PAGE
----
- Author credentials: who is the author of this article; what legitimacy have they, what do they do professionally, are they recognised by their peers, do they have a history speaking on this kind of subject? Research the writer on social media and by going as far as sites such as Viadeo and LinkedIn.
Each group can present the results of their research.
Fact checking several claims on one theme
You are in editing mode – like the writers at snopes.com or other fact checking bodies. Divide participants into groups. Together, they will have to first identify the claims to be checked and then verify them. At the end of the process, cross-check their sources. For this exercise, it is recommended to print the claims in advance. Quickly show an example before beginning. Here is a good one: ‘FactChecking the March Democratic debate from factcheck.org‘ – an article that verifies claims made in the March debate the US 2020 democratic primaries.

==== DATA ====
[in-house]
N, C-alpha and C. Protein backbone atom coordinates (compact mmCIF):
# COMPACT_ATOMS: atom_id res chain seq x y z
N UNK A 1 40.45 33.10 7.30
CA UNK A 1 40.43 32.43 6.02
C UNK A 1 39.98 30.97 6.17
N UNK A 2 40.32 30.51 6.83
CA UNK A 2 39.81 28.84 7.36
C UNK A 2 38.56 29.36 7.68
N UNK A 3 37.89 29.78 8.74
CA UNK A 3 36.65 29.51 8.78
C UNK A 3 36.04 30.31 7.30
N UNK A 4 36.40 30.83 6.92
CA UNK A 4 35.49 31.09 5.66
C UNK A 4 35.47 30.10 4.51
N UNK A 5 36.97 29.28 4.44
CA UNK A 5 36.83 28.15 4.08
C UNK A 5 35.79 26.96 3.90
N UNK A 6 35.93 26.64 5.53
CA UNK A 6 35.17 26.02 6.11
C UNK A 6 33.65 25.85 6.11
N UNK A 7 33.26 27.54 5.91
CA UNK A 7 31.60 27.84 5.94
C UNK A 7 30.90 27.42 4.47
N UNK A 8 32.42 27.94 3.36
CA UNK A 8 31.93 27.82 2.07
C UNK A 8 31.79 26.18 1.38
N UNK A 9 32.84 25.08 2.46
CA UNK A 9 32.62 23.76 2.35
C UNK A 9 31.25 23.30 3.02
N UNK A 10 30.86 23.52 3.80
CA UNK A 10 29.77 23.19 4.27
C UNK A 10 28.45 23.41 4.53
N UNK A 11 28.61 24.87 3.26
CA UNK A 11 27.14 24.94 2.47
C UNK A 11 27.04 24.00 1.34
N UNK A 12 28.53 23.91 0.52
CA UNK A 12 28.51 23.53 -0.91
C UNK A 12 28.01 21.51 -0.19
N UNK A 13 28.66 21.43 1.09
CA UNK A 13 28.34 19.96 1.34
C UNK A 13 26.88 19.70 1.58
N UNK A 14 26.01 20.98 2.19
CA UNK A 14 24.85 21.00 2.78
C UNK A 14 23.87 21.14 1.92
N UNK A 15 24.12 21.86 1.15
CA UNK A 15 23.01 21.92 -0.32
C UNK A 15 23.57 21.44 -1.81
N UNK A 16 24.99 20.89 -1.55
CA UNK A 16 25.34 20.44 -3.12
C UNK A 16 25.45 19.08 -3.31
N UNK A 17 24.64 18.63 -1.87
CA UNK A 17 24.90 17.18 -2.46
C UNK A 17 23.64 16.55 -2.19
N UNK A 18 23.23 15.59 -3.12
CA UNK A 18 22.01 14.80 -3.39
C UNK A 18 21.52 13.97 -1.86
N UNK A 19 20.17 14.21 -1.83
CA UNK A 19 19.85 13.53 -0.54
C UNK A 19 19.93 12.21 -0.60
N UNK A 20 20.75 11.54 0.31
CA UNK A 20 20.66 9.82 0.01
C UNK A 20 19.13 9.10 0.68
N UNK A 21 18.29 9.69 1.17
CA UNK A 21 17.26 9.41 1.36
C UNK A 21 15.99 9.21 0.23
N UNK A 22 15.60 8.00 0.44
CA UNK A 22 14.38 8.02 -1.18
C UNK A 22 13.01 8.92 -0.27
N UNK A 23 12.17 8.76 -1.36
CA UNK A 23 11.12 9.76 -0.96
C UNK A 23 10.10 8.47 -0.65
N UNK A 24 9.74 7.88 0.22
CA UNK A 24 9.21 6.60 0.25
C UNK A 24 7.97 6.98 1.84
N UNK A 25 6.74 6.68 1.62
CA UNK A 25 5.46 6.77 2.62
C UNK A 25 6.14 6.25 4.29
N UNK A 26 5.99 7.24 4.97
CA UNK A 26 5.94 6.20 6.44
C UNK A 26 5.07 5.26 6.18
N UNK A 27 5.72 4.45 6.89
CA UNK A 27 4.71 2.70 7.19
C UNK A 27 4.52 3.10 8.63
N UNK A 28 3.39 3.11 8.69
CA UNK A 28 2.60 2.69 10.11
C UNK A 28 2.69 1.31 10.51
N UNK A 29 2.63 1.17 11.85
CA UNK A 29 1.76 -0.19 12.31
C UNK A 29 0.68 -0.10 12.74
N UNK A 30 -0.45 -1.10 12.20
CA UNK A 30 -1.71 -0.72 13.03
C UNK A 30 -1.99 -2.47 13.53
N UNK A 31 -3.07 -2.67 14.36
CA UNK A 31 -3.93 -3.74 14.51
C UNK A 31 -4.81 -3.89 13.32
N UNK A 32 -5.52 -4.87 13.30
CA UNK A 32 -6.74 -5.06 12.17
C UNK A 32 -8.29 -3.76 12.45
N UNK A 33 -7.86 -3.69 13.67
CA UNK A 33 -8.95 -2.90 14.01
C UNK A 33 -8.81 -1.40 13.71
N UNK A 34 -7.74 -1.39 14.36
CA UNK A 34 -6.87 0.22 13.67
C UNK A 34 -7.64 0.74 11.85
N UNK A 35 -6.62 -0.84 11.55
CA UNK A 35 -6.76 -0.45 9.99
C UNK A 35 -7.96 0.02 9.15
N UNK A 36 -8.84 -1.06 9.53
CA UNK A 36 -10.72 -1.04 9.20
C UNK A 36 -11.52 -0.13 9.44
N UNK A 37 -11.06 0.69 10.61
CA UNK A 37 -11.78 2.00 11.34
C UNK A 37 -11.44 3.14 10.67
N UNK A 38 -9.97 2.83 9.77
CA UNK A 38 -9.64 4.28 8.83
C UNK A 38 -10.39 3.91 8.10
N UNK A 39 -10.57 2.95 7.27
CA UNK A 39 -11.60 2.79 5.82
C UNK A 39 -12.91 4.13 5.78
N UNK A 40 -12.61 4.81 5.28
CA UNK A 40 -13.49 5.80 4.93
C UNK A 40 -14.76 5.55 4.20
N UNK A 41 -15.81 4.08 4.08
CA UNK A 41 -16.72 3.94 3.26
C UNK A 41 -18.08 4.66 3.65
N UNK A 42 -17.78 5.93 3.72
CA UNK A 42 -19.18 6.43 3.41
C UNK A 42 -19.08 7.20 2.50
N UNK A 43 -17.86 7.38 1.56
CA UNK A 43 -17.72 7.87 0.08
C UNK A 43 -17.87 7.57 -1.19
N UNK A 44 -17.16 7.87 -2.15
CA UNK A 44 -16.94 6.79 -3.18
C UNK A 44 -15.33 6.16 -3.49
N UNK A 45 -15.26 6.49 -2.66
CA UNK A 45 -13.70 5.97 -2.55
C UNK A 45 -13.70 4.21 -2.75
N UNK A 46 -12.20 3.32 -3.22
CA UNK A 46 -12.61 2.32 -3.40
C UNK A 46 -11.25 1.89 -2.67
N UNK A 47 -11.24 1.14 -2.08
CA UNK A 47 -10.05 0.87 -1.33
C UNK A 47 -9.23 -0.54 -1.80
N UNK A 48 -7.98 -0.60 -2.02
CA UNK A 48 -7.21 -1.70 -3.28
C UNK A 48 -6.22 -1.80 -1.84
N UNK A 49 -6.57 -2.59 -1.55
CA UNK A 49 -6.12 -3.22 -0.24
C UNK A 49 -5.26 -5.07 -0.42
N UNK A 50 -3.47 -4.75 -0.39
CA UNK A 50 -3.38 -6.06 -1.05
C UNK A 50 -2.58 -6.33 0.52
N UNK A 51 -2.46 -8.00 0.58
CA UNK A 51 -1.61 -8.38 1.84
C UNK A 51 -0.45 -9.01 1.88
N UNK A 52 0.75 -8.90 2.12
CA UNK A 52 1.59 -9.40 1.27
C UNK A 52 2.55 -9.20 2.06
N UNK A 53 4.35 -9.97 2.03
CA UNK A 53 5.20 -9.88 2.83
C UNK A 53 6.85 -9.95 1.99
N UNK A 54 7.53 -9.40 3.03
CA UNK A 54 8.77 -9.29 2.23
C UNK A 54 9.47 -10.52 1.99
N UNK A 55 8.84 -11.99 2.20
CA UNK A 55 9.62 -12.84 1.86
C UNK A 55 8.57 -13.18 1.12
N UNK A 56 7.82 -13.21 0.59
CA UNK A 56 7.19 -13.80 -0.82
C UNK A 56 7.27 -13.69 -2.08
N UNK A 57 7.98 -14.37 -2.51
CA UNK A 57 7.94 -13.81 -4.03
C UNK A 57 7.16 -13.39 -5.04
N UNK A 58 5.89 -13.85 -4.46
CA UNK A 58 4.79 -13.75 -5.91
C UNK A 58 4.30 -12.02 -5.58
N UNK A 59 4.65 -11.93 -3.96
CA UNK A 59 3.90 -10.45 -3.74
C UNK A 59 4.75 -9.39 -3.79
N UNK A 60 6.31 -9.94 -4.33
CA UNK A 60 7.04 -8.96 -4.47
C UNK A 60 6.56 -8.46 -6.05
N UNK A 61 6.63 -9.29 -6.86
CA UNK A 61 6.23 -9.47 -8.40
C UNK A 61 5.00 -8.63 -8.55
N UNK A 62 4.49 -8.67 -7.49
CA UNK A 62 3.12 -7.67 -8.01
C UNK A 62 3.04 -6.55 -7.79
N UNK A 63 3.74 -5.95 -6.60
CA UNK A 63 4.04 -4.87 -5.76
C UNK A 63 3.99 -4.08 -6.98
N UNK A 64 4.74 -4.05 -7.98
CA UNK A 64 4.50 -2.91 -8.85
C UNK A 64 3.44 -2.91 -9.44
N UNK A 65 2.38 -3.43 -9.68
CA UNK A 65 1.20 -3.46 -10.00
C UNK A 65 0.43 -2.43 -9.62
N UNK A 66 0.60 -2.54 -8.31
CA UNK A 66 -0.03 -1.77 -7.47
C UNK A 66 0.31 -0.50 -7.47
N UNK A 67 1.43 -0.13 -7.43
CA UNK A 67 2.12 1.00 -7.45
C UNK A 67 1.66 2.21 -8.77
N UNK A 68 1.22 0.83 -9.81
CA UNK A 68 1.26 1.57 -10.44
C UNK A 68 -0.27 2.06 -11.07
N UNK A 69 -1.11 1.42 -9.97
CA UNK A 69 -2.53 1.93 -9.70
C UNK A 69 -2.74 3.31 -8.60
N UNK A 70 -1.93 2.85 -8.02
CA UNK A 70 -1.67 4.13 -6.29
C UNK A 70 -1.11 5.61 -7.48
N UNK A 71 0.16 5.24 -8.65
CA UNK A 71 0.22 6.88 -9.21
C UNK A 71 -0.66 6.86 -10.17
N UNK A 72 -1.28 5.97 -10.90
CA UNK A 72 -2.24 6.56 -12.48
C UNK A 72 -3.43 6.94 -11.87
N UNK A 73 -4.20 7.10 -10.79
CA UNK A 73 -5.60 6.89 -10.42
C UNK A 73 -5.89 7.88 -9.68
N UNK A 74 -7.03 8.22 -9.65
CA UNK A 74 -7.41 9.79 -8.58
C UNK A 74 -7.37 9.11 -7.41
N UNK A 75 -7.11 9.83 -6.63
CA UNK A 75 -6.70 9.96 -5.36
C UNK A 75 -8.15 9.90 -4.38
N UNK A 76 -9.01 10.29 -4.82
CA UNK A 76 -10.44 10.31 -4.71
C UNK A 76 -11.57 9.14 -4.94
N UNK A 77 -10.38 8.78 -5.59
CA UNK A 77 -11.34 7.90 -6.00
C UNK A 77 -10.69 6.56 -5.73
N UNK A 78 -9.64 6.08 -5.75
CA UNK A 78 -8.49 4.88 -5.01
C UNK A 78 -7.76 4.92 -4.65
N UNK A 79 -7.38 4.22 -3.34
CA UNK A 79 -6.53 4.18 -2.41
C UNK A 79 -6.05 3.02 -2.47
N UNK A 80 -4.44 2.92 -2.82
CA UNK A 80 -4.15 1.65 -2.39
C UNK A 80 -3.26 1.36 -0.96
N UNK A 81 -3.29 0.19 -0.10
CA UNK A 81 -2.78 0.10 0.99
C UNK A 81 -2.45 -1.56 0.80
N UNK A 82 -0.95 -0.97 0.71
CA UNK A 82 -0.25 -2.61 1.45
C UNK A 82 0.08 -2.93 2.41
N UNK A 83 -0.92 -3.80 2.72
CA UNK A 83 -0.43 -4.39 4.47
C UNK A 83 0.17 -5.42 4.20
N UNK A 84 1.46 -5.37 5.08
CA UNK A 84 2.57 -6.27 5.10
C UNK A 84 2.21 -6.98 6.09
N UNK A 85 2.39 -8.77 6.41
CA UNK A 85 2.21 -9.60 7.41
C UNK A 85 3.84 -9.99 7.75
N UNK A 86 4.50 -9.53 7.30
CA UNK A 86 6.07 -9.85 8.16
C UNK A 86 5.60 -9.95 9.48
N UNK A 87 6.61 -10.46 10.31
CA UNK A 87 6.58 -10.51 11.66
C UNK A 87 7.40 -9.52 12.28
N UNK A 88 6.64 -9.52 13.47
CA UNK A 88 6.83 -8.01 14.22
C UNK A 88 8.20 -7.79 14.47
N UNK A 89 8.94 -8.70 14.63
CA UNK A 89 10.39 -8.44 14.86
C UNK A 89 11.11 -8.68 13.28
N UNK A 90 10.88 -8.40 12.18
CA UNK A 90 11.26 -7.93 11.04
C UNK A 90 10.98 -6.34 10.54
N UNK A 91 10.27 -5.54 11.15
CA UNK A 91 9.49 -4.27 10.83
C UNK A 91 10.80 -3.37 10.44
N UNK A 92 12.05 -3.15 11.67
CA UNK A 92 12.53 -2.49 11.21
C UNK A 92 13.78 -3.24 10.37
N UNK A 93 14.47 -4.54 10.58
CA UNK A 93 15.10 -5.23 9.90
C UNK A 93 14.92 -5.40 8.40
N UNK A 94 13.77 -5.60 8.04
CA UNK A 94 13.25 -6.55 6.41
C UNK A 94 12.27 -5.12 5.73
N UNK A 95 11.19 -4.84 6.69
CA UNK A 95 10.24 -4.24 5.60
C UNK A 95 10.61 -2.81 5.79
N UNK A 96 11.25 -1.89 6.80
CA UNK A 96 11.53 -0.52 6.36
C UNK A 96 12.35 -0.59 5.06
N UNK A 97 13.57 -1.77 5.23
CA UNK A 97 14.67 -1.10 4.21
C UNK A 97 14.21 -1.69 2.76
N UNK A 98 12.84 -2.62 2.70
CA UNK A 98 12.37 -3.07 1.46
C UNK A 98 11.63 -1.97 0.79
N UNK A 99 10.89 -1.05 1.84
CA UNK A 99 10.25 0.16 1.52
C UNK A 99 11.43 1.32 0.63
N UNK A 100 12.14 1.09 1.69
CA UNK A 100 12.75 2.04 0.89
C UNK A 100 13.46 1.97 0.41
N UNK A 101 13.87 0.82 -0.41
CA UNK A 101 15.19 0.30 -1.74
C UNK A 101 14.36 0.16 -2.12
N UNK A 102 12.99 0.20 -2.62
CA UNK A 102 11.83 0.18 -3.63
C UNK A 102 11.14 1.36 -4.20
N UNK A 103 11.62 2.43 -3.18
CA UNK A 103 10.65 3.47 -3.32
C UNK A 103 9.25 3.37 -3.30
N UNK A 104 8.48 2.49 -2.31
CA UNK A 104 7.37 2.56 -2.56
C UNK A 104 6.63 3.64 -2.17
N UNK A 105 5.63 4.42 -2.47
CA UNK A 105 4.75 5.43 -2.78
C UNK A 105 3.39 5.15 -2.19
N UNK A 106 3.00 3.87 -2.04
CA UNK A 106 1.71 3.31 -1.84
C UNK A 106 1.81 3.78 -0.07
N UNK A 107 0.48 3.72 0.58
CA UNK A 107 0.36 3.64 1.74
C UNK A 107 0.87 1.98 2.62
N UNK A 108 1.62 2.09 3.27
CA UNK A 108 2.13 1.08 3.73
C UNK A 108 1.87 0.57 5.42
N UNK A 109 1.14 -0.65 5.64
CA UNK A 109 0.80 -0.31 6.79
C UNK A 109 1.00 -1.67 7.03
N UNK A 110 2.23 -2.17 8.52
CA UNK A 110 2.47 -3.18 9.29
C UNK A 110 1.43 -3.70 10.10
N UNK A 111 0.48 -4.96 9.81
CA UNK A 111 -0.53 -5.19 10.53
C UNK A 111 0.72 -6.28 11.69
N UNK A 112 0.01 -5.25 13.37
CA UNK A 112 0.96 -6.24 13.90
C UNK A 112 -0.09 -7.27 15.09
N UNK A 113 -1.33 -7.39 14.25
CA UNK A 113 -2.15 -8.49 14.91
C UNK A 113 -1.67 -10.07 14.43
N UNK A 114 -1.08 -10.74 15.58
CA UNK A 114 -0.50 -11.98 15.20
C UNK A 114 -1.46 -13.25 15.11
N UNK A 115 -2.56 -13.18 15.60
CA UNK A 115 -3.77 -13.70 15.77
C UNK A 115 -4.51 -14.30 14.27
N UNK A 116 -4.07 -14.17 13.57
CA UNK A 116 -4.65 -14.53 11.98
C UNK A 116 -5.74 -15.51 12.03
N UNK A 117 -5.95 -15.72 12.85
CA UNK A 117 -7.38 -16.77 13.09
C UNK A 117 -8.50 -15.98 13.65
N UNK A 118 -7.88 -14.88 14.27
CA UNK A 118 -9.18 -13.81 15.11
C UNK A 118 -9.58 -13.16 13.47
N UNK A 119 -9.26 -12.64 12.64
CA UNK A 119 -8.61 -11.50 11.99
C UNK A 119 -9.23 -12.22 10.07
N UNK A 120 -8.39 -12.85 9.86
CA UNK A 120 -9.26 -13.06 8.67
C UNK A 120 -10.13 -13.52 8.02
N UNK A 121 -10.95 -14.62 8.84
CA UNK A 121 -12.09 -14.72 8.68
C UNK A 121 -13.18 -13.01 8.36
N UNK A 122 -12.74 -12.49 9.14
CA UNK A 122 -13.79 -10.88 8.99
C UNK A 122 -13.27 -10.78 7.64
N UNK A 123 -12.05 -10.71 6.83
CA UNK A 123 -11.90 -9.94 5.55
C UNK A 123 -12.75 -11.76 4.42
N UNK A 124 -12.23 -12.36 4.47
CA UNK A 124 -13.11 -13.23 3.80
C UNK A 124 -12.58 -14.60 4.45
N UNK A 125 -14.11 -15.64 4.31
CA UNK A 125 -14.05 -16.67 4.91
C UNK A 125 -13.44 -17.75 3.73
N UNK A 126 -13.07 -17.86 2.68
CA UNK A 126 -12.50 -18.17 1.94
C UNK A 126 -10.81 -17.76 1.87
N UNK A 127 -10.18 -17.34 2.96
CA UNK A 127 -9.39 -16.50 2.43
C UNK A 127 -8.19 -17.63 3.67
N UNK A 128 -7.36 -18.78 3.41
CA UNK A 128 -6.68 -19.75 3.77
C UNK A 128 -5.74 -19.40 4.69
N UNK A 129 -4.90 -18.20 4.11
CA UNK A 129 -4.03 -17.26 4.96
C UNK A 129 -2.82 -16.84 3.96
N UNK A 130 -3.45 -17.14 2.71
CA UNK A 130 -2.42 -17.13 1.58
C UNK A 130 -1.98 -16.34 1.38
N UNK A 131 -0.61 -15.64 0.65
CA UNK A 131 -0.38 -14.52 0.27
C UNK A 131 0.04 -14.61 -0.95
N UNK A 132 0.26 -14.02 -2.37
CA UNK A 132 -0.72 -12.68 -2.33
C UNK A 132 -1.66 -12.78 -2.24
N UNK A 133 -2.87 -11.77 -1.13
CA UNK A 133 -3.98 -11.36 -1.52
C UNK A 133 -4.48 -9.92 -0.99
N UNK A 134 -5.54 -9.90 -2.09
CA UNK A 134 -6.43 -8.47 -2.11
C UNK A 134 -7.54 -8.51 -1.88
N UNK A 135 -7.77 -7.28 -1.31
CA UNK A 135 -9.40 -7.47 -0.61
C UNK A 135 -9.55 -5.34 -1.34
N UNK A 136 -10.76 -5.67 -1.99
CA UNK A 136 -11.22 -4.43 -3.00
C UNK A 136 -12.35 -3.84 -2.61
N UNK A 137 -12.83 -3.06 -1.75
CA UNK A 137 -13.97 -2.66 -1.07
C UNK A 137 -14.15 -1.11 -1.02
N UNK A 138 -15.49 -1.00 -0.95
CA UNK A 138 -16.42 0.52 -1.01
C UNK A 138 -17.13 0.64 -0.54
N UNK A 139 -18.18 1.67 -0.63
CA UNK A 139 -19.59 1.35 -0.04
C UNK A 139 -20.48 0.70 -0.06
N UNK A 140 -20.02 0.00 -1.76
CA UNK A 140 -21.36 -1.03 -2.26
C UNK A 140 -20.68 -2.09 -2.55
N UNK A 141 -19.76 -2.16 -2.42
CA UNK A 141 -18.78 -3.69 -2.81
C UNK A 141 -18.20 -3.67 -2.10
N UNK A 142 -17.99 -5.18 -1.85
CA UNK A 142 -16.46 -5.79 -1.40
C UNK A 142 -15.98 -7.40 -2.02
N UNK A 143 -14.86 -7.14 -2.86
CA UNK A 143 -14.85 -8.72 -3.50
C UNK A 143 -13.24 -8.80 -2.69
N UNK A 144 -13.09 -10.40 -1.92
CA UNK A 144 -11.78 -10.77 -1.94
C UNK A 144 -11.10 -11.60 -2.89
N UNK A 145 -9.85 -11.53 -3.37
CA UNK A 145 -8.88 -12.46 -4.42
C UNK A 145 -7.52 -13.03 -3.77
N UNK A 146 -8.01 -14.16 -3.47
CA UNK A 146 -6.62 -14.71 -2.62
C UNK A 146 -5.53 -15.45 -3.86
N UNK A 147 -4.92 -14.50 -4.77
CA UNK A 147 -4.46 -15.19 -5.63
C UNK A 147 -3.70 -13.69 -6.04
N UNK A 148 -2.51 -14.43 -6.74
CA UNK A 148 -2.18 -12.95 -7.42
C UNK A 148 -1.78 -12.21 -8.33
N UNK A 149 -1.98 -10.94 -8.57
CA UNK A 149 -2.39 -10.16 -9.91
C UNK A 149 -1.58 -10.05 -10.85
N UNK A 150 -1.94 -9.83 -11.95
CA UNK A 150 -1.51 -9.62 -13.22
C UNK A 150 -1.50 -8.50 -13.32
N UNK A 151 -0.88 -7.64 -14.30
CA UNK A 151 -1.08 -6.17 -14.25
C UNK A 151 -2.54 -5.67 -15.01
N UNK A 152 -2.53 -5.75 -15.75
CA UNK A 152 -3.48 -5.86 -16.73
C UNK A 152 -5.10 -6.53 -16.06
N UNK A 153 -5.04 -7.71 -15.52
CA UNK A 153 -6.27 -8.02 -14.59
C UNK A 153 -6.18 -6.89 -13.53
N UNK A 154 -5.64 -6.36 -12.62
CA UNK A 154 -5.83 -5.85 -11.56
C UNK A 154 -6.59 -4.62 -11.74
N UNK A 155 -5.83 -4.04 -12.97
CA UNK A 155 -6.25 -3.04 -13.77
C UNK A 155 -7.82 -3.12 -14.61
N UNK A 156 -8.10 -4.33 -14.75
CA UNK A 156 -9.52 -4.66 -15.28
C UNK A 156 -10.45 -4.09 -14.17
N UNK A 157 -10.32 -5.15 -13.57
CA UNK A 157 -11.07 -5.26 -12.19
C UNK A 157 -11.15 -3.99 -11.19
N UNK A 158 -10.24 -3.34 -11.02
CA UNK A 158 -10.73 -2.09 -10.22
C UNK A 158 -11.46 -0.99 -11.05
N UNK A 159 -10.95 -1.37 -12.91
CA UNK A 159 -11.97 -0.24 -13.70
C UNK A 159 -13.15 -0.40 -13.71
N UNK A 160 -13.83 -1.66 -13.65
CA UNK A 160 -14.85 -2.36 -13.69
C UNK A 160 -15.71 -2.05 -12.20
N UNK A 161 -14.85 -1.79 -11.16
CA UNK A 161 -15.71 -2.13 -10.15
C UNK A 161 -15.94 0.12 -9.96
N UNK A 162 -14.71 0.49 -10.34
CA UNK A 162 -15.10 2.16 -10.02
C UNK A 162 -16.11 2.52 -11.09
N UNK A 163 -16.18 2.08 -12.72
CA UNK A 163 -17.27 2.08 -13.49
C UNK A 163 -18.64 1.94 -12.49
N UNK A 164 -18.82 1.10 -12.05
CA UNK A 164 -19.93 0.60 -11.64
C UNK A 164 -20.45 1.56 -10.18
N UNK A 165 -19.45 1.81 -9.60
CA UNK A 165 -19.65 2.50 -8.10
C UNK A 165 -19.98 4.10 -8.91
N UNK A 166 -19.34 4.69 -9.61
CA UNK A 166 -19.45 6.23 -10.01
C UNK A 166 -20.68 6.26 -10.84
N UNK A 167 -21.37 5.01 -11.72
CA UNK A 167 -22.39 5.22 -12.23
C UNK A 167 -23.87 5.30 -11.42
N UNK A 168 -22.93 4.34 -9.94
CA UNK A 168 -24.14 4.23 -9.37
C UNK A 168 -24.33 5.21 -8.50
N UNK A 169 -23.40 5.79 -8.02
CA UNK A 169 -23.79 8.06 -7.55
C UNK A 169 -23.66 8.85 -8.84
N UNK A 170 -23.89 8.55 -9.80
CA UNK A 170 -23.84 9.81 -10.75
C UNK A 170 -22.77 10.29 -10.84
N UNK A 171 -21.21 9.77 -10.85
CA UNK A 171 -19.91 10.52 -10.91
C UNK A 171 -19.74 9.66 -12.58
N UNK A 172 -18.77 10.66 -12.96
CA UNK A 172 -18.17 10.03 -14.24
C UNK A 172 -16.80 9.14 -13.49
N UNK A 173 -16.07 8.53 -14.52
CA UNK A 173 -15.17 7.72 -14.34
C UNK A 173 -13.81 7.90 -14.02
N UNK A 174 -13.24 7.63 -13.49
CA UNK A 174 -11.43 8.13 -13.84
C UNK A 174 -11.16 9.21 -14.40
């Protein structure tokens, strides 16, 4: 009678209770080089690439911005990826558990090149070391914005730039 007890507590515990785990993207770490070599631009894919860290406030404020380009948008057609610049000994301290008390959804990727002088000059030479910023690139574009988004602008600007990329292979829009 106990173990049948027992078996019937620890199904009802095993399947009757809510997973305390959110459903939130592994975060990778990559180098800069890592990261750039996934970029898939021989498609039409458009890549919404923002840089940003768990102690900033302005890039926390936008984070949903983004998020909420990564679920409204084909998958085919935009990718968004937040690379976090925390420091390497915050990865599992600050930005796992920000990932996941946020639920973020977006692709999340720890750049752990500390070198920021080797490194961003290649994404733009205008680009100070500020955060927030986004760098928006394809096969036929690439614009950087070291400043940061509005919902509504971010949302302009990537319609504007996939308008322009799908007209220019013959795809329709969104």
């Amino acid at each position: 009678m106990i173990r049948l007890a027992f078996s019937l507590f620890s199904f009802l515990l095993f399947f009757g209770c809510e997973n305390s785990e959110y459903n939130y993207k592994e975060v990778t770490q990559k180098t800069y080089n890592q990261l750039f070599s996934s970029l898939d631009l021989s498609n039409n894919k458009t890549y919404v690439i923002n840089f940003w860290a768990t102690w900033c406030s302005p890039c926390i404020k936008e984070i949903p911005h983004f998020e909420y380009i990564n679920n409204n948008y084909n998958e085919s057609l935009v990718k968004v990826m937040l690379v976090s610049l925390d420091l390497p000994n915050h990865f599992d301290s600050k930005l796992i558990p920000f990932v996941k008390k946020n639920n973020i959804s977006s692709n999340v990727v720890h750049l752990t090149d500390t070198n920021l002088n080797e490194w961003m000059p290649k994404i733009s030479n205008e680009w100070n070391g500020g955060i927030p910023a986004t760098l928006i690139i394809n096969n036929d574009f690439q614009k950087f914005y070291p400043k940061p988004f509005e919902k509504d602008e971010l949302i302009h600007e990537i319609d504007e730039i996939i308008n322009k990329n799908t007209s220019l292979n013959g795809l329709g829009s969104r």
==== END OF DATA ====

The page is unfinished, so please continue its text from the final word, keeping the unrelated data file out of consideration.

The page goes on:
This is just one example to explore. Adapt the material to the level of the participants by reducing the amount of the time for the exercise and thus the number of claims.
Claim 1 : Mirror – UK conservative tabloid newspaper
‘Cannabis responsible for quarter of new psychosis cases, scientists warn’ (16 February 2015) Source: https://www.mirror.co.uk/news/uk-news/cannabis-responsible-quarter-new-psychosis-5170287
Facts to check :
- From what study does this information come from and did it really conclude the way this claims?
- Aside from the study, is there evidence to suggest a clear link between cannabis use and psychosis?
- The claim misrepresents the study. The researchers referenced south Londoners with psychotic disorders in south London, 24% of whose cases were linked to a stronger variety of cannabis called skunk. This is therefore not representative of the wider population. See more information from fullfact.org.